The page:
the roof slope decorate each end of the porch. The latticed panels are repeated in
the peaks of the side bay gables. The front center bay of the second story has a
balcony porch reflecting in detail the main porch below. Its shingled gable is accented
by a pointed arched stained glass window. Stained glass, in fact, is one of the key
attributes of the Ludlow House. Nearly all of the upper sashes are bordered by square
and rectangular panes of multi-colored glass, while the lower sashes of the stairway
windows are completely infilled with small squares of brightly colored glass. The
semi-circular fanlight of the front entrance is also of stained glass.
The double leaf front door with raised panel~ leads to an ornate entry hall with
paneled wainscota heavy late Victorian~ stairway rising along the outside wall, and rich
stained glass windows which provide a magically colorful aura to the space. The irreg-
ular plan of the house provides parlors to the right of the hall, a dining room to the
rear, and several auxiliary rooms, including a kitchen. (The kitchen was originally ...
in the basement, but had been moved to the first floor by the 1920s.)
Because of the quarter turn of the stairs, the second story hall is in the center
of the house. From it radiate the bed chaIDl.bers and bathrooms: a large bedroom suite
across the entire front of the house, slightly smaller bedrooms on either side of the
HI'S Form 10·900'l1li (:W2)
Continuation sheet Ludlow House Item number 7 3
hall where they take advantage of the projecting side bays, and bathrooms at the rear.
(See attached floor plans showing the present layout of the house, including the pro-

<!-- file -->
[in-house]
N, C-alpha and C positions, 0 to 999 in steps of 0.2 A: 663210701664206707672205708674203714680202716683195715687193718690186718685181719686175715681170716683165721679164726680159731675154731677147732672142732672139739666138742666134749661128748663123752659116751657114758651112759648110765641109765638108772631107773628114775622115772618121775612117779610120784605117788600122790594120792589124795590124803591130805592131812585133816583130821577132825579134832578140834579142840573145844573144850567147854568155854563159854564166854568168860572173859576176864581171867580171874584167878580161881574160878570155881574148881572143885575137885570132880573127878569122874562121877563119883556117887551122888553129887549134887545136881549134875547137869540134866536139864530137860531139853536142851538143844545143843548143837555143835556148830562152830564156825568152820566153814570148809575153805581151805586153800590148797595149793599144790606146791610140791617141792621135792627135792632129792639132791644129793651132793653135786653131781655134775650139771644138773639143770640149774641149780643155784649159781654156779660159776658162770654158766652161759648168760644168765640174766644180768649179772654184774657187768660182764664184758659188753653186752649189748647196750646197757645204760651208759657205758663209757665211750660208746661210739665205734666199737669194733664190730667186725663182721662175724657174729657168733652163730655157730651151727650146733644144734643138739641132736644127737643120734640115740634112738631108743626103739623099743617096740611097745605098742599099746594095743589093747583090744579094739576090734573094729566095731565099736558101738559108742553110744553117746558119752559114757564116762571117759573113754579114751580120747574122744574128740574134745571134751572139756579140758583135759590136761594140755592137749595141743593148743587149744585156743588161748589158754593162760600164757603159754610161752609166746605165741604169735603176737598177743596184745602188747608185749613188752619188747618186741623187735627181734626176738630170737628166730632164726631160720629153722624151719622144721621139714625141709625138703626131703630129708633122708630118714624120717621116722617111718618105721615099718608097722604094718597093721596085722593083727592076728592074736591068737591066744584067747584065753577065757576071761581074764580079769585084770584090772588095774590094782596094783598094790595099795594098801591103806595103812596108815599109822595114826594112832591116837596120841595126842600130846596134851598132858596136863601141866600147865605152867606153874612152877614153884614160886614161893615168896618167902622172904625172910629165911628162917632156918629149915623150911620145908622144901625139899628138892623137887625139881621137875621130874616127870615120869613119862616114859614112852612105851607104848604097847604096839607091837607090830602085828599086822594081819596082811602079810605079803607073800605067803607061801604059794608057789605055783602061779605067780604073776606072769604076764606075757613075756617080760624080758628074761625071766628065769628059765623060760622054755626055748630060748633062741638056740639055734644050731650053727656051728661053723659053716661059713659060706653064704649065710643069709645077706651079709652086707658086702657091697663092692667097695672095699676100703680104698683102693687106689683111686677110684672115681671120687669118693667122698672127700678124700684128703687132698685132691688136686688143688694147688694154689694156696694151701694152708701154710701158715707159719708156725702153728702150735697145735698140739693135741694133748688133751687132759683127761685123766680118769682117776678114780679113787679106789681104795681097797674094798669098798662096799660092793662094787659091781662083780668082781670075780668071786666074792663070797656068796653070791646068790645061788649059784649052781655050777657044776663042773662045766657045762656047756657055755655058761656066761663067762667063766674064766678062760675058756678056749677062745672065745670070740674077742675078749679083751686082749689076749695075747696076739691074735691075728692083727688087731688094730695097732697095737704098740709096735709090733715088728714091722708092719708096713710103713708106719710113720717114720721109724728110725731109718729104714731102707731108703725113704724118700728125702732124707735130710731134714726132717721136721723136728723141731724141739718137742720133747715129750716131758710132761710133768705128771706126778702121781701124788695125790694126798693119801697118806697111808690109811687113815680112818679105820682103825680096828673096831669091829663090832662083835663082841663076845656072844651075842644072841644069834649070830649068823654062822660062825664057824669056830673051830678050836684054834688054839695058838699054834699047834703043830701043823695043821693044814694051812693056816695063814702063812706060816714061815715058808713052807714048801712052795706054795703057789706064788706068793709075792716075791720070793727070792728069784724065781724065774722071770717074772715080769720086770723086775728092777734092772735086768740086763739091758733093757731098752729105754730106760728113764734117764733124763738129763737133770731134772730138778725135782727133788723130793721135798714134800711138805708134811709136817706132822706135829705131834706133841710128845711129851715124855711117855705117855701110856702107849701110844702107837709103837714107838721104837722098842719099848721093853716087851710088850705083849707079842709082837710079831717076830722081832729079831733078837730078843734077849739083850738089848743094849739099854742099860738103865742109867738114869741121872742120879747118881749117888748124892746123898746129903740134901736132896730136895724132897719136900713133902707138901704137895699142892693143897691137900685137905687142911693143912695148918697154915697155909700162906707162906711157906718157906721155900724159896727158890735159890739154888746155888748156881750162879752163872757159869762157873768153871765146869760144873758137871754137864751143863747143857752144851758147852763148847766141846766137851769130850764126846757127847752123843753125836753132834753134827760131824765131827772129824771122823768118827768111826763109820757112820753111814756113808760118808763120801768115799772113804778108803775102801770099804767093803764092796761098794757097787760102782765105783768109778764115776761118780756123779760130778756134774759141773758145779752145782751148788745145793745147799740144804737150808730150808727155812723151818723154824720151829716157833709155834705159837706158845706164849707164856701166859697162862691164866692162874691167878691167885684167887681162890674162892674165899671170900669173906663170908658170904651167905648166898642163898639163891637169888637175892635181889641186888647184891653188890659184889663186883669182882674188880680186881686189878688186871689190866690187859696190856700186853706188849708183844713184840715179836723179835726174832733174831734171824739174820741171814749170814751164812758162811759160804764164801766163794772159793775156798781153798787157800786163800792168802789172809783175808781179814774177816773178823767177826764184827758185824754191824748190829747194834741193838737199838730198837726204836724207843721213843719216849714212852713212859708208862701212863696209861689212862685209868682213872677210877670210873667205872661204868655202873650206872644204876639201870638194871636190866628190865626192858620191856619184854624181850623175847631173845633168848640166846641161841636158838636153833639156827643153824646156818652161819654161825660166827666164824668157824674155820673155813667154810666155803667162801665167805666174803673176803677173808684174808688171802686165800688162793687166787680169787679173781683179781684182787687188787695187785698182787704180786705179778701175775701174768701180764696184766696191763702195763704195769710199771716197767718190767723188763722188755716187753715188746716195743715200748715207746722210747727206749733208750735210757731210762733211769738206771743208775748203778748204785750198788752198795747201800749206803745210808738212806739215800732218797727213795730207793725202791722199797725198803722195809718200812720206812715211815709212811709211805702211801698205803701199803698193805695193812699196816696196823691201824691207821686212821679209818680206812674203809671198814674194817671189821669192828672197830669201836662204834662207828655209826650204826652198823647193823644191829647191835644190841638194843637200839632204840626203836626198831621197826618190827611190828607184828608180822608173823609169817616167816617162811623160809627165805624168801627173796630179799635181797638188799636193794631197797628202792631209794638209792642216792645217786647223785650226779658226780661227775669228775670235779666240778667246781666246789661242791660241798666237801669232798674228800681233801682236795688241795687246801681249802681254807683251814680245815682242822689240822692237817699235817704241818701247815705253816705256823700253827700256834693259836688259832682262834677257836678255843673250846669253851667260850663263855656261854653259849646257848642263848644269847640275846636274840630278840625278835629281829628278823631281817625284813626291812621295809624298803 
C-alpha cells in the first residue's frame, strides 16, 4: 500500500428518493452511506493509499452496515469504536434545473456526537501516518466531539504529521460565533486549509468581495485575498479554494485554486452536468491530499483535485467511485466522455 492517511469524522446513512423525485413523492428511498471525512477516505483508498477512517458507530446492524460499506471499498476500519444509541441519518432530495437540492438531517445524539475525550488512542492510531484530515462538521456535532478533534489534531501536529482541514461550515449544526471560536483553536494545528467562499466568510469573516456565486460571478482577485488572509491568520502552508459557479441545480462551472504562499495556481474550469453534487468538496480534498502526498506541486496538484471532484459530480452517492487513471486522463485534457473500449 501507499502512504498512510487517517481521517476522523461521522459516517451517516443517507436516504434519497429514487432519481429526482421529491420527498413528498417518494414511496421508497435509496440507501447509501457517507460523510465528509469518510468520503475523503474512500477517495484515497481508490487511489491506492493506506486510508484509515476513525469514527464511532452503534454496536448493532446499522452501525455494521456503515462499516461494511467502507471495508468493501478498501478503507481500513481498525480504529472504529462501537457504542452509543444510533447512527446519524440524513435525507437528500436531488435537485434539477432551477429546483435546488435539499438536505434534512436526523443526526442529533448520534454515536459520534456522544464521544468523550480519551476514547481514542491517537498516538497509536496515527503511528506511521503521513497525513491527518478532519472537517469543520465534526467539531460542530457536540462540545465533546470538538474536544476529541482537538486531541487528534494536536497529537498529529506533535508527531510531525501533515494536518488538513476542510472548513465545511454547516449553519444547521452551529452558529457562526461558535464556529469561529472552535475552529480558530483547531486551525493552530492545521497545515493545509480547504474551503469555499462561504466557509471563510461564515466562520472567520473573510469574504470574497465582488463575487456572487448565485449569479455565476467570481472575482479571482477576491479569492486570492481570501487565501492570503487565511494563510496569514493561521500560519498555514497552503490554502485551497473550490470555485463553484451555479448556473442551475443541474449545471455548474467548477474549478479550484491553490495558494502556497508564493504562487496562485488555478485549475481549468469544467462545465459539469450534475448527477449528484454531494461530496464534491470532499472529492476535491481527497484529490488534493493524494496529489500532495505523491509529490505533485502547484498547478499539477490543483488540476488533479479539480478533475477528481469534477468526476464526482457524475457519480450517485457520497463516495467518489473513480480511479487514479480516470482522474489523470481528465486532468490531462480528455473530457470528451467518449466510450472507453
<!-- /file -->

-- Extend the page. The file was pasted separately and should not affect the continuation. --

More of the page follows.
posed development of the basement.)
Interior trim throughout the house is fairly simple, and aside from the slightly
more elaborate stair hall, consists of moulded door and window casings with bulls-eye
corner blocks, and a single mantel and overmantel (in the dining room) of eclffictic
design, executed in unusual curly pine.
A particularly interesting feature of the Ludlow House is its original heating
system. It consisted of stoves set within the basement and front parlor fireplaces,
which fed heat by convection up through metal flues in the two chimneys and out through
metal registers into each room. Steel plates above the second story registers pre-
vented any of the warm air from escaping through the top of the chimney. Apparently
there were no fireplaces in the house which functioned in the usual manner, and the
mantel in the dining room only enframes the heat register .there. (See attached sec-
tional drawing illustrating the heating system.) ,
The Ludlow House is currently undergoing a sympathetic rehabilitation by its -,
present owner f0r use as a bed-and-breakfast inn. The architecturally significant
features of the house are being carefully preserved in order to maintain the historic
integrity of the house.
~ architecture art
__ commerce __ communications
Fogle Brothers
Item number 8 1
The 1887 Ludlow House was the home of Jacob Lott Ludlow, Winston's first city
engineer and the man responsible for establishing water supply and sewer systems in
numerous cities and towns across North Carolina and elsewhere in the South during
the late 19th and early 20th centuries. During his forty-year career, Ludlow gained
a national reputation as a municipal, sanitary and hydraulic engineer who pioneered